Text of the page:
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TheParanoidProgrammer (Florian Schwalm)
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Jan 16 2022, 10:20 PM (23 w, 5 d)
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Feb 28 2022

TheParanoidProgrammer added a comment to T5639: dirmngr uses the wrong Let's encrypt chain.

do you mean "dirmngr on Windows choses this one"? As in my mental model, dirmngr only loads all certifices from the windows stores on startup, but not during operations when requests come in (I maybe wrong though, I did not inspect the source code on this).

Feb 28 2022, 12:35 PM · gnupg (gpg22), dirmngr
TheParanoidProgrammer added a comment to T5639: dirmngr uses the wrong Let's encrypt chain.

But in Windows 10 I get nothing in the certs.log file.

Feb 28 2022, 12:20 PM · gnupg (gpg22), dirmngr

Feb 24 2022

TheParanoidProgrammer added a comment to T5639: dirmngr uses the wrong Let's encrypt chain.

Ok, I managed to find 48504E974C0DAC5B5CD476C8202274B24C8C7172 via Powershell. It was in the CA store of my non-privileged user and since I always checked the certificate store as administrator it did not show up there. After removal of this intermediate certificate I am able to use hkps://keyserver.ubuntu.com.

Feb 24 2022, 10:43 PM · gnupg (gpg22), dirmngr
TheParanoidProgrammer added a comment to T5639: dirmngr uses the wrong Let's encrypt chain.

Ok, so order of loading is not a problem since the cache does not store them by insertion order, but instead indexes them by the first byte of their fingerprint.
So, I think the problem here is that the expired intermediate certificate (48504E974C0DAC5B5CD476C8202274B24C8C7172) is somehow loaded in Windows and since its fingerprint's first byte is less than the server-supplied intermediate (A053375BFE84E8B748782C7CEE15827A6AF5A405) Windows chooses this one. I can see that the expired intermediate certificate is indeed loaded on Windows if I increase verbosity of dirmngr logs. However, I am still unsure where this certificate lives. The log says it comes from the "CA" store, but searching for it visually or by fingerprint search in Windows Certificates Snap-In (MMC) does not let me find it.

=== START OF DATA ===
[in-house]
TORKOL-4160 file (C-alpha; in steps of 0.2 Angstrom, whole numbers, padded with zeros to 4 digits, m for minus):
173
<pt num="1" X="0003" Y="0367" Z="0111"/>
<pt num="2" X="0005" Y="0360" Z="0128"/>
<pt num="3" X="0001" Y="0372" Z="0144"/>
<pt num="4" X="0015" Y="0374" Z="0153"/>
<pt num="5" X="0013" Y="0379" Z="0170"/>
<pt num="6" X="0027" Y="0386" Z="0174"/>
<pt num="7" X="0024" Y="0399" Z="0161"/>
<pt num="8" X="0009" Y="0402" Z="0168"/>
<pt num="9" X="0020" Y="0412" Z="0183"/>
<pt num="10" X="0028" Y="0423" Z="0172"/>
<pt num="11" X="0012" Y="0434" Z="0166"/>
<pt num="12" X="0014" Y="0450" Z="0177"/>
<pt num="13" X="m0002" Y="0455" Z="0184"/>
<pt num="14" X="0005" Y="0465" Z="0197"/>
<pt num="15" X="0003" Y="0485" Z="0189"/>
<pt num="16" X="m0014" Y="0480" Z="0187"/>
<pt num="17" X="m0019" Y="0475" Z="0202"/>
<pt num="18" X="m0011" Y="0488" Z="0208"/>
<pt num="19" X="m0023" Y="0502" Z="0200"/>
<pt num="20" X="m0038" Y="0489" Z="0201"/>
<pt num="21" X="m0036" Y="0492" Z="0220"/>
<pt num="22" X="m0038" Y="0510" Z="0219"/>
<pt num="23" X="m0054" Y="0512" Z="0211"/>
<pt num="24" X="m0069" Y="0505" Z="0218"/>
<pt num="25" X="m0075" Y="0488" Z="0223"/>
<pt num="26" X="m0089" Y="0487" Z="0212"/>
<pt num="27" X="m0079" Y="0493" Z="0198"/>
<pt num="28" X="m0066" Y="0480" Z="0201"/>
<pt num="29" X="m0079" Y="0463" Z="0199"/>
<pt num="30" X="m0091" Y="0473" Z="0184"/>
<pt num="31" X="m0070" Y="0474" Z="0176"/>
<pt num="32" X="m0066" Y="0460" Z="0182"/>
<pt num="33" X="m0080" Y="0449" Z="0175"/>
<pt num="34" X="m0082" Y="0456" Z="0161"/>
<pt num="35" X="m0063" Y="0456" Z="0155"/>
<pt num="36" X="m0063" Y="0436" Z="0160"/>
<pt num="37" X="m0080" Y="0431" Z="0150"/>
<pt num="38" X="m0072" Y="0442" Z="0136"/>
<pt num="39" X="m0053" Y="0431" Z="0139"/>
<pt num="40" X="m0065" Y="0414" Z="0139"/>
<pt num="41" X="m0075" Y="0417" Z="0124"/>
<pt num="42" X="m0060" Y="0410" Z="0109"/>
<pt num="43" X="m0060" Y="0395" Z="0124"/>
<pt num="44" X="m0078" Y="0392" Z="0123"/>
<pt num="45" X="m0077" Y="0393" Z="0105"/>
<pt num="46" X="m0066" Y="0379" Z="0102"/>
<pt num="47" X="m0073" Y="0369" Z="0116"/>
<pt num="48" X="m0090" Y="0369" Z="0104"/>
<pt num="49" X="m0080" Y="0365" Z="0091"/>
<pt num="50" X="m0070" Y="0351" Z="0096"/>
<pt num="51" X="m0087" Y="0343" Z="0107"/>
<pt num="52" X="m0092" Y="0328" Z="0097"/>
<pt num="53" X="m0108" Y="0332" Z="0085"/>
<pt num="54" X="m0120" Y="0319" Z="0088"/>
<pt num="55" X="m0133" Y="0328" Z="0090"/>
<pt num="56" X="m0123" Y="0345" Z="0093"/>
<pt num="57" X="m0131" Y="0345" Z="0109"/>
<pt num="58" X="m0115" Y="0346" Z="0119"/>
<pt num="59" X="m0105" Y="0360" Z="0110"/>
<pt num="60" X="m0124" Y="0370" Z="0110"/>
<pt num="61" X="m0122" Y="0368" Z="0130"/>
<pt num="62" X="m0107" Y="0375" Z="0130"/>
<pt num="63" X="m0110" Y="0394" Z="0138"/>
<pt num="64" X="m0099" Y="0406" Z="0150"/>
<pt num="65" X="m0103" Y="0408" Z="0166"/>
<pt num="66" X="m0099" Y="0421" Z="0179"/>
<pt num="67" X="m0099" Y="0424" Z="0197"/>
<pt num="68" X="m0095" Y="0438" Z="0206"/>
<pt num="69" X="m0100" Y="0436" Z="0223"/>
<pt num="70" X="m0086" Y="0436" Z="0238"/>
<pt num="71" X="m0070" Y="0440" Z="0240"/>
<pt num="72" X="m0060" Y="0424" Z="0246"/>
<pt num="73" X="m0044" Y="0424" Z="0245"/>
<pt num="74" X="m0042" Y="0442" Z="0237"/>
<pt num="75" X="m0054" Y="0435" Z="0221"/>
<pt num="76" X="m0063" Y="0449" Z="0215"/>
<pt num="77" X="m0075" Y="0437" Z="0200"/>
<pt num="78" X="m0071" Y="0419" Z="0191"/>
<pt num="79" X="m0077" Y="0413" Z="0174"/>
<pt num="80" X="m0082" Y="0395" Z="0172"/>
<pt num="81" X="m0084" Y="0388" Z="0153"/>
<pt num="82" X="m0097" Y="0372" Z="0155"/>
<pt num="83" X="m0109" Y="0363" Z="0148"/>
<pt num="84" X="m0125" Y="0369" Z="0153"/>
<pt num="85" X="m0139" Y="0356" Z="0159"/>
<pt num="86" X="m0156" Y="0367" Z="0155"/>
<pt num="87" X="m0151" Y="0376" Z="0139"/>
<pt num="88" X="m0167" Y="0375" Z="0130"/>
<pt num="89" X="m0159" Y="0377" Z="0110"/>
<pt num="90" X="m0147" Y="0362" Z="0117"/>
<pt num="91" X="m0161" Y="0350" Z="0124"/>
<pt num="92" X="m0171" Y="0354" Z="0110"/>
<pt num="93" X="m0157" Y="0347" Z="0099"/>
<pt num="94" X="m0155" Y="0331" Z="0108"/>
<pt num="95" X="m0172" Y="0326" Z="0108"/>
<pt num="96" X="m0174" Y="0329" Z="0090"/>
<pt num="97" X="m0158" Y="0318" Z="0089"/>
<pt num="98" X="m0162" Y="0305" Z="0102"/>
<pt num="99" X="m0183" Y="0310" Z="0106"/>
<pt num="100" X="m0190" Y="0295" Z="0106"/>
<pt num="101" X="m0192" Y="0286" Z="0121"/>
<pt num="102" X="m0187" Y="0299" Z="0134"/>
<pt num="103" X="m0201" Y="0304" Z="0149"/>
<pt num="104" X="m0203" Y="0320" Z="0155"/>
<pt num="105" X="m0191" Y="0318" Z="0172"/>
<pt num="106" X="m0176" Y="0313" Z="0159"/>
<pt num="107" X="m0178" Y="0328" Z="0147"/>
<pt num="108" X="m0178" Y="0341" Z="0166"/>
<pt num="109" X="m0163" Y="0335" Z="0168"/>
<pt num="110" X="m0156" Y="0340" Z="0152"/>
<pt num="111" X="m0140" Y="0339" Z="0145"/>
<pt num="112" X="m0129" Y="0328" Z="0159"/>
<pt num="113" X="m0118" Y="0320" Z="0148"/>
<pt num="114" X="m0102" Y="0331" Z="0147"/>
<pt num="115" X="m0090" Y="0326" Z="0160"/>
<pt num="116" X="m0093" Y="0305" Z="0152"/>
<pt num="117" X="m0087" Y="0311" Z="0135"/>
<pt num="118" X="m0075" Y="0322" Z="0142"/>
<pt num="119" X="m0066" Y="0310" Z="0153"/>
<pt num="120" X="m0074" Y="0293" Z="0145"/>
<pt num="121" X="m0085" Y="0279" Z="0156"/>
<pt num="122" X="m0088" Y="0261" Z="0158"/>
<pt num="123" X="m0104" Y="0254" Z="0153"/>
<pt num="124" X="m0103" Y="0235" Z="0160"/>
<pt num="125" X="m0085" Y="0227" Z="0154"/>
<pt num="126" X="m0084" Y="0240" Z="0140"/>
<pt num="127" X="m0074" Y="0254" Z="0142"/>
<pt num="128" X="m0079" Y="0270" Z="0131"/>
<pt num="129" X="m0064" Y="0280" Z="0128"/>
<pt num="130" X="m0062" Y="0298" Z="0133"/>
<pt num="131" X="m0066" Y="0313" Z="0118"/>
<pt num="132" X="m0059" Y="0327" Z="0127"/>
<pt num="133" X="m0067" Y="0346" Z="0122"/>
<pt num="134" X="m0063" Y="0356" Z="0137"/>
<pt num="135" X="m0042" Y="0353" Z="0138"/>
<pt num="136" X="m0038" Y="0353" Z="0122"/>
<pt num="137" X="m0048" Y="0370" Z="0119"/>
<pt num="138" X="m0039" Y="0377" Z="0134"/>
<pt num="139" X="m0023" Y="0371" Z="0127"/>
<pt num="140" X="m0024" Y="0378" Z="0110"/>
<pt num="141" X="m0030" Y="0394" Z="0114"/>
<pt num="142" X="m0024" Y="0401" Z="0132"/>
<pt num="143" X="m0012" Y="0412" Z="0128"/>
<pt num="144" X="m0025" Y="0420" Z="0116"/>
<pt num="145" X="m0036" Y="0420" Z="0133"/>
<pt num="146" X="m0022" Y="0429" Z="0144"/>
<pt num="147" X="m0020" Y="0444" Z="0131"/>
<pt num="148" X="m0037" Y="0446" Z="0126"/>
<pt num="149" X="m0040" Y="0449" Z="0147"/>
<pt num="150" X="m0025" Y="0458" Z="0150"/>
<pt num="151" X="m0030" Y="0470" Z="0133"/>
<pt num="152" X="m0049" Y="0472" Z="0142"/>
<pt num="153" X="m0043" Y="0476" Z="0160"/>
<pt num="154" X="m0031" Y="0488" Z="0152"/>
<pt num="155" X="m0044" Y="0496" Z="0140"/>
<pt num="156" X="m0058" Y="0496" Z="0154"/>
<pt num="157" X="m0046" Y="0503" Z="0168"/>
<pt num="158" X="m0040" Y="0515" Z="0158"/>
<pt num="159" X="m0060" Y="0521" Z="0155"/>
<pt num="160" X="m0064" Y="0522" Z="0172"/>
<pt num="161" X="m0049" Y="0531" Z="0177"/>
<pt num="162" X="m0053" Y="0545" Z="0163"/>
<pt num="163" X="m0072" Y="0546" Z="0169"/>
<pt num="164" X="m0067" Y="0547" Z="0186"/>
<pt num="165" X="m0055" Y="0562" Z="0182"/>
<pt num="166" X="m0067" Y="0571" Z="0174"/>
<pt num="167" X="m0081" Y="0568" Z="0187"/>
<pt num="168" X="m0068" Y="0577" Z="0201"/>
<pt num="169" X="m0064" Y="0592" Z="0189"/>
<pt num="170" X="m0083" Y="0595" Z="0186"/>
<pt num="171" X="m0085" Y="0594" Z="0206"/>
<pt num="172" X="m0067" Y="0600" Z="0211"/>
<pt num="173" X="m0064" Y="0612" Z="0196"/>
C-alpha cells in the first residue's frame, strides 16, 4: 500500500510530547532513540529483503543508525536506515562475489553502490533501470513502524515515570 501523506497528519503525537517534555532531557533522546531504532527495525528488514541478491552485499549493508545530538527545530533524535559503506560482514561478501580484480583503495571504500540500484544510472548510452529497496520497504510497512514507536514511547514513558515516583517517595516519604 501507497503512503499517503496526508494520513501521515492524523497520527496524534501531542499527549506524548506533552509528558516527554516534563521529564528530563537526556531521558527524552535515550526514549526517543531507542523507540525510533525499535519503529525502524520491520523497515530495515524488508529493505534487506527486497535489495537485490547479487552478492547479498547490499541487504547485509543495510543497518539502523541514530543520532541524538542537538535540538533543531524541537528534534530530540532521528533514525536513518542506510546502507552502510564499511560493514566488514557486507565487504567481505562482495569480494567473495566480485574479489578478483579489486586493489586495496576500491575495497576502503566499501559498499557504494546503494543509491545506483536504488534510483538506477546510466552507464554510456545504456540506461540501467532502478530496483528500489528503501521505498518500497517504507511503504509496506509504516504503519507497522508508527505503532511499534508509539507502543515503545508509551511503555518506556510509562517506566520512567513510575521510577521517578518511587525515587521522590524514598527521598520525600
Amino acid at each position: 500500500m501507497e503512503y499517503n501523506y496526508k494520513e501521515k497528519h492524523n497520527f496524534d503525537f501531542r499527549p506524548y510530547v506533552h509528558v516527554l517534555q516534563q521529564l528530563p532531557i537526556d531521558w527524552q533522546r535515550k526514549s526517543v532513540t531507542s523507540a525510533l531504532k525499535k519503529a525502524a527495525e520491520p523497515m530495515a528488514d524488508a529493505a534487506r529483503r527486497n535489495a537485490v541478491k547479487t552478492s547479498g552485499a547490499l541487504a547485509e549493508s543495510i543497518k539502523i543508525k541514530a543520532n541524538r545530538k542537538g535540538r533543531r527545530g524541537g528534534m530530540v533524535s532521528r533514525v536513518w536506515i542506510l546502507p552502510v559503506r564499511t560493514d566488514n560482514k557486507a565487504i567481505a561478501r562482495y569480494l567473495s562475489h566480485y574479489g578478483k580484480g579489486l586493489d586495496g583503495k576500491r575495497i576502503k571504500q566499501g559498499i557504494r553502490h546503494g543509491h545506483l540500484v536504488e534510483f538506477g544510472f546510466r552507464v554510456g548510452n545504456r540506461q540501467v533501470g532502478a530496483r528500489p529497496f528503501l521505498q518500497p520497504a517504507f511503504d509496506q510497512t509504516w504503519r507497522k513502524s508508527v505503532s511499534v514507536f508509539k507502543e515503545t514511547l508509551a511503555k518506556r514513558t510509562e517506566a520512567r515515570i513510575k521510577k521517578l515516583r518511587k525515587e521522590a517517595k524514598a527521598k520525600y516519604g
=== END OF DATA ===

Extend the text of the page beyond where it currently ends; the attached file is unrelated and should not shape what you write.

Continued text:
I will keep looking, but if you want to reproduce in your VMs, I suppose adding the expired intermediate certificate and the expired root certificate to the system store should make this reproducible.

Feb 24 2022, 10:26 PM · gnupg (gpg22), dirmngr
TheParanoidProgrammer added a comment to T5639: dirmngr uses the wrong Let's encrypt chain.

On a side note, it turns out that Ubuntu Maintainers ship gpg with GnuTLS dynamically linked, so that's why I went down that road first. I compiled gpg from source for Ubuntu with ntbtls for further tests. Interesting insight is that find_cert_bysubject returns different certificates on first try on my Ubuntu Machine compared to my Windows 10 Machine:

Feb 24 2022, 1:06 AM · gnupg (gpg22), dirmngr

Feb 23 2022

TheParanoidProgrammer added a comment to T5639: dirmngr uses the wrong Let's encrypt chain.

Ok, I may see three potential problems in dirmngr->validate.c->validate_cert_chain(), but it may also be my limited familiarity with the gnupg source.

  • Here we leave the certificate validation loop at the first trusted root certificate, even if it is expired as we only mark this fact for later evaluation.
  • Here we seem to only ever go up the chain, never sideways as is the case in the original patch for this bug.